“The present loose framework for the definition of charity enables the courts and the Charity Commissioners to develop the law in a way which is sensitive to the changing needs of society. The introduction of a statutory definition might put at risk the flexibility of the present law, which is perhaps its greatest strength.”

...it is life and not logic, which has guided...  the law of charity.” 


nglish law has, for a long time relied upon a judicial understanding of what charity is by looking at which activities previous judges have accepted as meriting the description of charitable and analogising from those decisions.

The essential attribute of charity is that it seeks to benefit the public and it is this element that merits the special treatment such trusts receive.  However, the law also looks for a certain generic character in charitable activity and by the end of the 16th Century it was clear that some enumeration was needed of the activities which were thought to further the public good; this was first provided by the preamble to the Statute of Charitable Uses 1601, which for 350 years constituted the general statement of charitable purposes. These activities are today, vague and outdated, but the courts have consistently analogised contemporary activities with the preamble, while attempting to keep the law abreast of relative changes within acceptable boundaries.

In 1891, Lord Macnaghten sought to categorise the activities which were within the ‘spirit and intendment’ of the preamble and which had come to be recognised as charitable. He listed four categories: the relief of poverty, the advancement of education and religion and those activities, ‘beneficial to the community’. Each had its own degree of ‘public’ depending on the type of benefit in question. In the days when the State made few welfare provisions, trusts under these categories were clearly for the public benefit. The House of Lords have subsequently stated that there is no requirement for a ‘public’ benefit in poverty cases.

It is argued that the fourth heading is not a separate category but merely a reference to a continuing list of categories which do not fit within the other three, which can be adapted without need for a separate rule of its own. It is here that most new registrations are made, and in a climate that sees many traditional needs of society provided for from public sources, where progress is possible. From this flexibility, the concept of charity has widened substantially; e.g. educational charities can now cover almost any form of worthwhile instruction. Even chess is seen to be educational! although Vaisey J foresaw, “...a slippery slope from chess to draughts”. 

Conversely, it is suggested that ‘private’ charities could fill the gaps in the State welfare programme, but if a trust’s purpose is not appealing enough to justify public expenditure, should it justify the benefits to which charities are entitled? I have attempted to address this below.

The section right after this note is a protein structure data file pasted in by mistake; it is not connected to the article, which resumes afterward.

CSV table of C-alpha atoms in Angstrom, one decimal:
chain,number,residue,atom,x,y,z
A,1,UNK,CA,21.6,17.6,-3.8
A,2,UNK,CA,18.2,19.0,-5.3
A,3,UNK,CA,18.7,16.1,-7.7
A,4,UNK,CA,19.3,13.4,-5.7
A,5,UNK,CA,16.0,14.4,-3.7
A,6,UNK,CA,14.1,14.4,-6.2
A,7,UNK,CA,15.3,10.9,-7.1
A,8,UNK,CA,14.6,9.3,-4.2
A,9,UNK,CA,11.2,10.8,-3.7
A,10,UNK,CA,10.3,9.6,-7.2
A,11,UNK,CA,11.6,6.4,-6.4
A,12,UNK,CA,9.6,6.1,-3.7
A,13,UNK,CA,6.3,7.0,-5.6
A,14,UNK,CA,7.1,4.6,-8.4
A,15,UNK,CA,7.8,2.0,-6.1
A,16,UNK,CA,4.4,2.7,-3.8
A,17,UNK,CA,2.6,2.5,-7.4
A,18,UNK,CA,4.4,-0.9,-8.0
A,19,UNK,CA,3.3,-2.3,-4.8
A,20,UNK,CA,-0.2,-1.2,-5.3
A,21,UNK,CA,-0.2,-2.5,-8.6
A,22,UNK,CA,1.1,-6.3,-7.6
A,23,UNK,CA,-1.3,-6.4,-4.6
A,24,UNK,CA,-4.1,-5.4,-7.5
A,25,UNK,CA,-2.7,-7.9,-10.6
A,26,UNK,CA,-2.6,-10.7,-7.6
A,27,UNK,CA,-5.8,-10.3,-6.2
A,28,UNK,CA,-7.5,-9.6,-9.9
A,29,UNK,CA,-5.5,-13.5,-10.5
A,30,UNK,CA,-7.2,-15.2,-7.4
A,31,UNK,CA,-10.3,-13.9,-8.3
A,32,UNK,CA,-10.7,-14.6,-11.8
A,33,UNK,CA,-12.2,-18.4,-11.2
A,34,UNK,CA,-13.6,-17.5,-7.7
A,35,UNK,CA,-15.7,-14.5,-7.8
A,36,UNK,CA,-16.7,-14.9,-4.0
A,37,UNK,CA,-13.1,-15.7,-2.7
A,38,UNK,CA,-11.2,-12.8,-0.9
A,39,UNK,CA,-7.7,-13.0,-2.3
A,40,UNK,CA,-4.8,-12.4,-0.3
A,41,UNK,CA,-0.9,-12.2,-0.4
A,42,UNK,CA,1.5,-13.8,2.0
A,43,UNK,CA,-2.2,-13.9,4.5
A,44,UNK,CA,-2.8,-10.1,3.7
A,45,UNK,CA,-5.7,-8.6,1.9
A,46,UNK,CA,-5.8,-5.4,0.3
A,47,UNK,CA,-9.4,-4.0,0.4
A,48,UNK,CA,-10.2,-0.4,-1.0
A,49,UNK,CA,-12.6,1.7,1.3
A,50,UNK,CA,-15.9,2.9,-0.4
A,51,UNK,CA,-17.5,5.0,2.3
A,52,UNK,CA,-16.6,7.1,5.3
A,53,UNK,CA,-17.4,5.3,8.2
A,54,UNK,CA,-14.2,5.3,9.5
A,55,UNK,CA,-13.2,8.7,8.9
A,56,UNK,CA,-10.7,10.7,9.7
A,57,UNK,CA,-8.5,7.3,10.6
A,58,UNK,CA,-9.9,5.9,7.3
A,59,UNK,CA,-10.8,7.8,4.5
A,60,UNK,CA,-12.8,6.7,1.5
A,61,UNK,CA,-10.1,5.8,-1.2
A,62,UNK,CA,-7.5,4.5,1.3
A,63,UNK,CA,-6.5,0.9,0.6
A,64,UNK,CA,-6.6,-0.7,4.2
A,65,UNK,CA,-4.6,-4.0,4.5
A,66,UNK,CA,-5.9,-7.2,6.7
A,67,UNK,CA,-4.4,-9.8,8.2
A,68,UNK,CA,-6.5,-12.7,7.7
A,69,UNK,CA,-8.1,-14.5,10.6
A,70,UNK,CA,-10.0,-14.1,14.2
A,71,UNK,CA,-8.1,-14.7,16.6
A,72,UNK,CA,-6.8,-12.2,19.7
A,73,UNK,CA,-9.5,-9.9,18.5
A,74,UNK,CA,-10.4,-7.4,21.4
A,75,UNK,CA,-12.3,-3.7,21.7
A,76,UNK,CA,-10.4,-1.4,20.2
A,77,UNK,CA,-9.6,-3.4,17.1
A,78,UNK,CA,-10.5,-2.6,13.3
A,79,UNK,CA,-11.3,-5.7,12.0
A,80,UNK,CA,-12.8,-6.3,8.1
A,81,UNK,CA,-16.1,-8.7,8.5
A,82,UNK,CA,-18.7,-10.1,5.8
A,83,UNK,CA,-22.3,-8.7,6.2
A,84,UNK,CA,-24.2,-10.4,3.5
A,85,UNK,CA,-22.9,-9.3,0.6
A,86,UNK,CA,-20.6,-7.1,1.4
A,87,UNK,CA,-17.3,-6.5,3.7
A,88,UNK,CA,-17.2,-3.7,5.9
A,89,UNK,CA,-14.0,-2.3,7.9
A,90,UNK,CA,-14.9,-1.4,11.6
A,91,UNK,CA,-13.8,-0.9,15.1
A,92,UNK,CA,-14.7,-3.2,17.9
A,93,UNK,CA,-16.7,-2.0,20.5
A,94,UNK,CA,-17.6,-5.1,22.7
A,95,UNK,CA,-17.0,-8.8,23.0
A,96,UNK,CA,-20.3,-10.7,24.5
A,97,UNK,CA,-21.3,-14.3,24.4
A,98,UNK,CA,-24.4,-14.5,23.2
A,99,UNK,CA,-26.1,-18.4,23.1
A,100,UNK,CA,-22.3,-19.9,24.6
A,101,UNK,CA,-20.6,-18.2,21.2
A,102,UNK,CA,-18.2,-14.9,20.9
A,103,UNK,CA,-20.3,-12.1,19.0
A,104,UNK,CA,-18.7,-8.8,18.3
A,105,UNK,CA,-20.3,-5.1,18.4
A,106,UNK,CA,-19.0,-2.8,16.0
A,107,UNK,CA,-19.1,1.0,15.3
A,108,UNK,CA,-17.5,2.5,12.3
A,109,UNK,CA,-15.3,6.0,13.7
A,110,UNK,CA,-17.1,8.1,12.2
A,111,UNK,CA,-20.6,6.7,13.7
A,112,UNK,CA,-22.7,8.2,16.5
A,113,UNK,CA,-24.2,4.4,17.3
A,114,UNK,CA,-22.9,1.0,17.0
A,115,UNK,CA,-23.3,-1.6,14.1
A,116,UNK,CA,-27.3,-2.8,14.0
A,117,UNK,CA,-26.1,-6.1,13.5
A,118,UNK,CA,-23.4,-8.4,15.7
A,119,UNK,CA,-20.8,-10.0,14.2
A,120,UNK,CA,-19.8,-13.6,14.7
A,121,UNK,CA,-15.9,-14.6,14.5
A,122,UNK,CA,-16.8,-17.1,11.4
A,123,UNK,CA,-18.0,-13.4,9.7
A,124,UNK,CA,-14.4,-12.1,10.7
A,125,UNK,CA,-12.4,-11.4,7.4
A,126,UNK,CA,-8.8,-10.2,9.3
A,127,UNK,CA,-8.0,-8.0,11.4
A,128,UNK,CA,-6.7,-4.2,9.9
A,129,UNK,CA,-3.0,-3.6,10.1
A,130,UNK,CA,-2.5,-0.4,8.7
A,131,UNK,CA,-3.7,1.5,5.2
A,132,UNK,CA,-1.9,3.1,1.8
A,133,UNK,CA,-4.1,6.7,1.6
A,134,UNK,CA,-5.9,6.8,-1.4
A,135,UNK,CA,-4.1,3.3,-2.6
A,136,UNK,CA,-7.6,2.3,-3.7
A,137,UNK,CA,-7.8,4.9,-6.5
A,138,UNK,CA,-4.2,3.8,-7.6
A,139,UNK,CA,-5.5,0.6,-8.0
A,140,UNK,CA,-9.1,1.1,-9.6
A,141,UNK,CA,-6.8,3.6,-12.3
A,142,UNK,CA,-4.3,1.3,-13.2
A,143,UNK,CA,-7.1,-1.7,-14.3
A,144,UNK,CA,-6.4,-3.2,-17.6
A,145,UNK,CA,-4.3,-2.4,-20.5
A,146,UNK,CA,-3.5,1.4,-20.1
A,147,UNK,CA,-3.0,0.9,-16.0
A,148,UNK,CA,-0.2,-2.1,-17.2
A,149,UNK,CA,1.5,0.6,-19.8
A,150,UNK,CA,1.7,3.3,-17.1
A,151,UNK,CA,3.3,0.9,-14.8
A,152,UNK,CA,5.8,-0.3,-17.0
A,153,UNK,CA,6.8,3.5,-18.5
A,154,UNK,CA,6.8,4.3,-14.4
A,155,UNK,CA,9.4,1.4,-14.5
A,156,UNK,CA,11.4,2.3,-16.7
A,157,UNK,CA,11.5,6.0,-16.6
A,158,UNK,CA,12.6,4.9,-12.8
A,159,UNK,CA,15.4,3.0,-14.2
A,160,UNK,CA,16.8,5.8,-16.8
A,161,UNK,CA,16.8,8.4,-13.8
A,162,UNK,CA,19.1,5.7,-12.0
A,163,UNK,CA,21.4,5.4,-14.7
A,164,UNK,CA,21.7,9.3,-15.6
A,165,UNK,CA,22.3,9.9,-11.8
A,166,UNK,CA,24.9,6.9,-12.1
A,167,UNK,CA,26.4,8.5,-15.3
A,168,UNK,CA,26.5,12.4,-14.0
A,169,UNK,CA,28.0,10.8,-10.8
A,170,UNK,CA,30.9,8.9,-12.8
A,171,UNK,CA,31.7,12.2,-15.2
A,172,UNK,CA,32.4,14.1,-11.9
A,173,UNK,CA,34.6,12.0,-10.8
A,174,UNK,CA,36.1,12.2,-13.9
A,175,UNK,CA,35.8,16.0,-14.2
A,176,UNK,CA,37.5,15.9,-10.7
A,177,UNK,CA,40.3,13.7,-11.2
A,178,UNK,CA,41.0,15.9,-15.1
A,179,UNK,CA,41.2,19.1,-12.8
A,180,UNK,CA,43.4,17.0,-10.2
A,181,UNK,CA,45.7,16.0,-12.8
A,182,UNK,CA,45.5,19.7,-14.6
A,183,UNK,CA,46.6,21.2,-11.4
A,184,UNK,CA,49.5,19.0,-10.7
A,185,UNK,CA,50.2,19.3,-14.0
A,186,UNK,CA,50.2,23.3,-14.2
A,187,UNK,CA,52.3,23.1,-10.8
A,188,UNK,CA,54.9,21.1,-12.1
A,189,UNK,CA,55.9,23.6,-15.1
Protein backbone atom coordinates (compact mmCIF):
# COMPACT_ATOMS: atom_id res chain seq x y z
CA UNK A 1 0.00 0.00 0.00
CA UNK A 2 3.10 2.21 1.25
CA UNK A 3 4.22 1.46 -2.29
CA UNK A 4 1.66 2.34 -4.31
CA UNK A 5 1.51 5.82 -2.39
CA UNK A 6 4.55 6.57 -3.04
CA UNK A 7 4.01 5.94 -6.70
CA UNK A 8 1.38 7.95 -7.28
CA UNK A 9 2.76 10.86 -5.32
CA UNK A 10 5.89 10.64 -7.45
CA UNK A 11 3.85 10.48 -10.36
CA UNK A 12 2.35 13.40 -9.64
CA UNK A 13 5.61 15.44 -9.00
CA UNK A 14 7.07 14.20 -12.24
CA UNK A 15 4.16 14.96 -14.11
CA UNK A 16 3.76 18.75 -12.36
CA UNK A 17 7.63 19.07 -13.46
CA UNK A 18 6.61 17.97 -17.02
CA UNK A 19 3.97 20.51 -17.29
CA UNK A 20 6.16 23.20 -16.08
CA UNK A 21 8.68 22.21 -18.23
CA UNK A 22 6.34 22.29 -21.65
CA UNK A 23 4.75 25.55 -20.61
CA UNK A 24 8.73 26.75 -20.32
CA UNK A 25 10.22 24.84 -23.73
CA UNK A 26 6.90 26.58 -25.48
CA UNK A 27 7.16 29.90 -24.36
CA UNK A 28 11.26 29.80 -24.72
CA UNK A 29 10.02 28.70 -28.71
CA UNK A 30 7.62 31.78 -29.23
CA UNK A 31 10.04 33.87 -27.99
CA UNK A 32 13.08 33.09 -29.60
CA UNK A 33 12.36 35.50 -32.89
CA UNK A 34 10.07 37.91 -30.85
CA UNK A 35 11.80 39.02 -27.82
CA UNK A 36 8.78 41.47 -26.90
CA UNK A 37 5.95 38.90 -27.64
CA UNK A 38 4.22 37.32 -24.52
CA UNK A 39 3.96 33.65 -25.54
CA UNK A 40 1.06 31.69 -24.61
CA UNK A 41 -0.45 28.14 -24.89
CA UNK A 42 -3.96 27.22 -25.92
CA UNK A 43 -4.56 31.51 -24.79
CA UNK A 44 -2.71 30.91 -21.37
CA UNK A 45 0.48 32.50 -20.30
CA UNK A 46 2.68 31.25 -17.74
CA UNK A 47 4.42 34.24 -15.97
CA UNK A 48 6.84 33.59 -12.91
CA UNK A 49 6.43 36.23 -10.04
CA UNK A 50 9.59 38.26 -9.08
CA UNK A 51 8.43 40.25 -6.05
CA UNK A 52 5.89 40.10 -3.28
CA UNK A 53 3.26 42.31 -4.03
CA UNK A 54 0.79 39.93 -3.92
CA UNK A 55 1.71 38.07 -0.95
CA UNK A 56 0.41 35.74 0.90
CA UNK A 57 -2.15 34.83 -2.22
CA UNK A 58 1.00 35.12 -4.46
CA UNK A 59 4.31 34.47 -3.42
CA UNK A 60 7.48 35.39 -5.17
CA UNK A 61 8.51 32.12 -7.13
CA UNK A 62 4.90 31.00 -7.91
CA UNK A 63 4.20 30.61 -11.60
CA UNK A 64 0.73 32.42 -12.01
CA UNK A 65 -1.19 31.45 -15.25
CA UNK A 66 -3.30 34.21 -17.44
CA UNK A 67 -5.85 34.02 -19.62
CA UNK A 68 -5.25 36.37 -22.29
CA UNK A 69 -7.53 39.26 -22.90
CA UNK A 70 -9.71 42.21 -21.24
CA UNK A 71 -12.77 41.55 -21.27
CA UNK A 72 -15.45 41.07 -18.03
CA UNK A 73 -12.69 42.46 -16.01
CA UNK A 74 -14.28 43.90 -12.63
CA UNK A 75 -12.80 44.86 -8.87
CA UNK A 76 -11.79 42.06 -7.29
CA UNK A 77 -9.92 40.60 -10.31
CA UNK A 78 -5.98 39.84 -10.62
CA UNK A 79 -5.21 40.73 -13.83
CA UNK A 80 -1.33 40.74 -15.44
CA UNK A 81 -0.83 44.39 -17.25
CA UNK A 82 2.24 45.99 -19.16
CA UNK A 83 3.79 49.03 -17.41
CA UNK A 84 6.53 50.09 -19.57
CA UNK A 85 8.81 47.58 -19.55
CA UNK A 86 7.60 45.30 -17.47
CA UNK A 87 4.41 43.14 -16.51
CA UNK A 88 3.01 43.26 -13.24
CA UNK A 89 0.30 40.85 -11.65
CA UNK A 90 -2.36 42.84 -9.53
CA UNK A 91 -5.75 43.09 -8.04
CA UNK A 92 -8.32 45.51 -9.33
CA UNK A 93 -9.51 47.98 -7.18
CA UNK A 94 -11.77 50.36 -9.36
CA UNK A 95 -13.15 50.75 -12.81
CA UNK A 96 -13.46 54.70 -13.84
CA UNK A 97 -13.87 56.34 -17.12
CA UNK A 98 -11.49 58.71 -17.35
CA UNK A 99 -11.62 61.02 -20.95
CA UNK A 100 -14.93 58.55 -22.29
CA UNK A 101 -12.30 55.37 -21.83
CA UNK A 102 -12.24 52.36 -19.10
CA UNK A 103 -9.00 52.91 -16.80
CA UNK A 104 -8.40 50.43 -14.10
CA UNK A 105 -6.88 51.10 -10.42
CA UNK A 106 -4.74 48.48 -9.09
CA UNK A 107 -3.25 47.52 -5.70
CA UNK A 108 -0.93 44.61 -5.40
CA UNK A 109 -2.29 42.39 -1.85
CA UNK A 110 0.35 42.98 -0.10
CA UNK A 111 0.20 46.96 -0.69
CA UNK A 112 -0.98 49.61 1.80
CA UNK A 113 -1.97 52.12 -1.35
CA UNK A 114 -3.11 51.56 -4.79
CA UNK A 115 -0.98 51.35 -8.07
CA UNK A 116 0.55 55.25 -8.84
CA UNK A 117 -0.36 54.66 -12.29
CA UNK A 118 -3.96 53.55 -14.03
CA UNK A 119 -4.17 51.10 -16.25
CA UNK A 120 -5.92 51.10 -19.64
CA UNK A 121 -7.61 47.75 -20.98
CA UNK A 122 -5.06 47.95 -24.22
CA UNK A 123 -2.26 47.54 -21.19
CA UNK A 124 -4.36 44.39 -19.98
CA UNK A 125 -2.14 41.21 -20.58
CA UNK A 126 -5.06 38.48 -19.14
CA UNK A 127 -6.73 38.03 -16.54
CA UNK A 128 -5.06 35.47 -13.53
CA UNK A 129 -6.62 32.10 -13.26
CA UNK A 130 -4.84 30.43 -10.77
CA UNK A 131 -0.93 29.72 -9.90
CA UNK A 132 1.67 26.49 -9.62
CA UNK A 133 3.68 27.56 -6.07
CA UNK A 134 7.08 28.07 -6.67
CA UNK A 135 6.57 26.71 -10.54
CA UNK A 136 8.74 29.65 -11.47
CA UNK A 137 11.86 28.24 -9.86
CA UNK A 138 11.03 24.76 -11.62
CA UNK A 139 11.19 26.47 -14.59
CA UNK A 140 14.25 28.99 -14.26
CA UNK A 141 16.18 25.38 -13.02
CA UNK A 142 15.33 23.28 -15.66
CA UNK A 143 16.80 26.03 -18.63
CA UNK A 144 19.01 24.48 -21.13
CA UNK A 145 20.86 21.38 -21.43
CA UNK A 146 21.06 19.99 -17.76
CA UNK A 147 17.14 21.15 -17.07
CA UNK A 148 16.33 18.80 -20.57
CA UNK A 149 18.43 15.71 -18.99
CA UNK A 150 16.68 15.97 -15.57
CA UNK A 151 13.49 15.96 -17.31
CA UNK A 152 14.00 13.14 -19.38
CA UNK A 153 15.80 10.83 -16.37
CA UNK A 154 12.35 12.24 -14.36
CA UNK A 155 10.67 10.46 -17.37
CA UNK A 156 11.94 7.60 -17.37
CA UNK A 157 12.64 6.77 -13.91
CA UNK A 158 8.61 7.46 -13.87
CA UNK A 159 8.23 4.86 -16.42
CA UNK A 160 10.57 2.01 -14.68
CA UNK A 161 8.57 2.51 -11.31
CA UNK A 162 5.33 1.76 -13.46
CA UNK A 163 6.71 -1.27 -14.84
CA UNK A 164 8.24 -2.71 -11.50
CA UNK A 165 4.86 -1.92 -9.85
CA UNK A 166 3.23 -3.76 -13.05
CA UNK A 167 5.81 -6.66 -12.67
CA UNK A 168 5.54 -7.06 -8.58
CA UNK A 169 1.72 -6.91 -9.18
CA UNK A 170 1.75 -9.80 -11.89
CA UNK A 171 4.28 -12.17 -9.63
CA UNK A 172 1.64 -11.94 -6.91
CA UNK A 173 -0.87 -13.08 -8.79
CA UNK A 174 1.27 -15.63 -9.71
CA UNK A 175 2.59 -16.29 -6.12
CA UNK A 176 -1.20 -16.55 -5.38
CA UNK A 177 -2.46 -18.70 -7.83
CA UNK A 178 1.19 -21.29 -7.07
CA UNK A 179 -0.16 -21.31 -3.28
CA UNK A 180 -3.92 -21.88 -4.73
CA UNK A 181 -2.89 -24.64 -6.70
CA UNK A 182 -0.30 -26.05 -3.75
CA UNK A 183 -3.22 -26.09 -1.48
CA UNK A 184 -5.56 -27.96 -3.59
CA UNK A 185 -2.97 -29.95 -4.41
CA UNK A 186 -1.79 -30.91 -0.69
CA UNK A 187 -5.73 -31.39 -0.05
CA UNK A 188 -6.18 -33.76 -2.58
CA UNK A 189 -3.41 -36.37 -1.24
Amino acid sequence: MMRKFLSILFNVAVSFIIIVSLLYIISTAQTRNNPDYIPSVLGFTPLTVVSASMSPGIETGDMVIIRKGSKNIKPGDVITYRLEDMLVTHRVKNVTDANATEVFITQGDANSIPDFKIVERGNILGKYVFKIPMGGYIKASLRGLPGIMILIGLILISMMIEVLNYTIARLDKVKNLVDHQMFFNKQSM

Certain cultural assumptions are made when debating what is ‘charitable’. Broadly, for example, education and religion are beneficial. The courts, however, have had some odd debates as to whether certain sects are religious or not and what exactly education is. It has been suggested that there is real need to reform religious charities, either by extension under Article 9 of the European Convention on Human Rights or total abolition on the ground that public subsidy of religious faith’s forces the non-religious to support organisations they passionately disbelieve in. The courts however, assume that some religion is at least better than none. Private medicine and education are both charitable, but many believe that these are detrimental to those who are unable to afford them. Understandably, where substantial tax advantages are bestowed, somewhat technical lines appear between similar objects, and some say that these should no longer enjoy charitable status.

To proceed by analogy and adjust the law to current needs is made especially difficult, as judges find the dead hand of past social values constricting the way ahead; plus, the adversarial system may suit the resolution of disputes, but it is not suited to effecting social and fiscal engineering. Lord Macnaghten’s fourth category provides the basis for a contention that if a purpose is beneficial to the community, then it is prima facie charitable and that adherence to analogy is too restrictive.

In 1950, the Nathan Committee was appointed to look into the Law and Practice relating to Charitable Trusts and when they reported in 1952, many were looking for a new definition of charity. This, it was hoped, would embrace the purposes which already found acceptance and draw a perimeter around the concept of charity which was flexible enough to adjust to changing views. The Committee recommended that a new statutory definition of charity be enacted; however, the Government decided to retain the flexibility which the present situation provided.

Join now!

The diversity of activities... which have qualified as charity is part and parcel of the concept...

Although the 1601 Statute was repealed, the preamble remained until 1960; but no new definition of charity was forthcoming and case law continued to serve as the source of principles of charitable purposes. However, such evolution makes it impossible to define a core meaning to what is charitable.

“...[The English courts have] taken strong liberties upon the subject of charities.”

Prior to the twentieth century the main function of public trusts was to recognise that certain objects, provided they were ‘public’ in the ...

This is a preview of the whole essay